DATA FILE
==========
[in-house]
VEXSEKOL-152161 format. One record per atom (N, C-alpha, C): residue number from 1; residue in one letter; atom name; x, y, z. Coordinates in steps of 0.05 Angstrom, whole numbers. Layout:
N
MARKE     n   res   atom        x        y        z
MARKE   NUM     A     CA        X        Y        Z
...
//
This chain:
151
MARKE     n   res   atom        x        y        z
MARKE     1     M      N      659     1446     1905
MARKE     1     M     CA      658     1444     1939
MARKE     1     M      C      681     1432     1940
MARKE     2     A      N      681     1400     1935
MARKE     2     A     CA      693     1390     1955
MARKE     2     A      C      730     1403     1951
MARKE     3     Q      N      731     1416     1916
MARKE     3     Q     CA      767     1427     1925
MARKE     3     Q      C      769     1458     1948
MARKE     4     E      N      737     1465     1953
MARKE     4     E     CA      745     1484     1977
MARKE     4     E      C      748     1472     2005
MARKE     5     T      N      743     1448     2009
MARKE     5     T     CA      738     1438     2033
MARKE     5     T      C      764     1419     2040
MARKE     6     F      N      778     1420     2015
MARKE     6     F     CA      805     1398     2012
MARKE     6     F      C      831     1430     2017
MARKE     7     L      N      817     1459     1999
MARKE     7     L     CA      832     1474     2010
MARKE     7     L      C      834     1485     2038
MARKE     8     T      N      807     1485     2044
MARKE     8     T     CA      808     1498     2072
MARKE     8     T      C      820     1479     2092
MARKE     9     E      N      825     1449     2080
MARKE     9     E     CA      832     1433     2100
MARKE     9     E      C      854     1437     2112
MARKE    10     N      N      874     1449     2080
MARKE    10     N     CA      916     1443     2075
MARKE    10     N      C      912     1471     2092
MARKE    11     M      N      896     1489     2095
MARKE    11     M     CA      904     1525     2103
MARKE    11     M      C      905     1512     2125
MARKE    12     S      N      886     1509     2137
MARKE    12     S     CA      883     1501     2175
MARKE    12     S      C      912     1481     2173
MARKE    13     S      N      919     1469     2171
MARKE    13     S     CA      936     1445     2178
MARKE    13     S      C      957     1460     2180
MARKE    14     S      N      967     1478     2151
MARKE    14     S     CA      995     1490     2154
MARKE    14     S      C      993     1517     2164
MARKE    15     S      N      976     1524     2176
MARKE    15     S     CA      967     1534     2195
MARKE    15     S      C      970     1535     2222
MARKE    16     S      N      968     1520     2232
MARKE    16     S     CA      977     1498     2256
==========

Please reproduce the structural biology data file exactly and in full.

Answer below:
[in-house]
VEXSEKOL-152161 format. One record per atom (N, C-alpha, C): residue number from 1; residue in one letter; atom name; x, y, z. Coordinates in steps of 0.05 Angstrom, whole numbers. Layout:
N
MARKE     n   res   atom        x        y        z
MARKE   NUM     A     CA        X        Y        Z
...
//
This chain:
151
MARKE     n   res   atom        x        y        z
MARKE     1     M      N      659     1446     1905
MARKE     1     M     CA      658     1444     1939
MARKE     1     M      C      681     1432     1940
MARKE     2     A      N      681     1400     1935
MARKE     2     A     CA      693     1390     1955
MARKE     2     A      C      730     1403     1951
MARKE     3     Q      N      731     1416     1916
MARKE     3     Q     CA      767     1427     1925
MARKE     3     Q      C      769     1458     1948
MARKE     4     E      N      737     1465     1953
MARKE     4     E     CA      745     1484     1977
MARKE     4     E      C      748     1472     2005
MARKE     5     T      N      743     1448     2009
MARKE     5     T     CA      738     1438     2033
MARKE     5     T      C      764     1419     2040
MARKE     6     F      N      778     1420     2015
MARKE     6     F     CA      805     1398     2012
MARKE     6     F      C      831     1430     2017
MARKE     7     L      N      817     1459     1999
MARKE     7     L     CA      832     1474     2010
MARKE     7     L      C      834     1485     2038
MARKE     8     T      N      807     1485     2044
MARKE     8     T     CA      808     1498     2072
MARKE     8     T      C      820     1479     2092
MARKE     9     E      N      825     1449     2080
MARKE     9     E     CA      832     1433     2100
MARKE     9     E      C      854     1437     2112
MARKE    10     N      N      874     1449     2080
MARKE    10     N     CA      916     1443     2075
MARKE    10     N      C      912     1471     2092
MARKE    11     M      N      896     1489     2095
MARKE    11     M     CA      904     1525     2103
MARKE    11     M      C      905     1512     2125
MARKE    12     S      N      886     1509     2137
MARKE    12     S     CA      883     1501     2175
MARKE    12     S      C      912     1481     2173
MARKE    13     S      N      919     1469     2171
MARKE    13     S     CA      936     1445     2178
MARKE    13     S      C      957     1460     2180
MARKE    14     S      N      967     1478     2151
MARKE    14     S     CA      995     1490     2154
MARKE    14     S      C      993     1517     2164
MARKE    15     S      N      976     1524     2176
MARKE    15     S     CA      967     1534     2195
MARKE    15     S      C      970     1535     2222
MARKE    16     S      N      968     1520     2232
MARKE    16     S     CA      977     1498     2256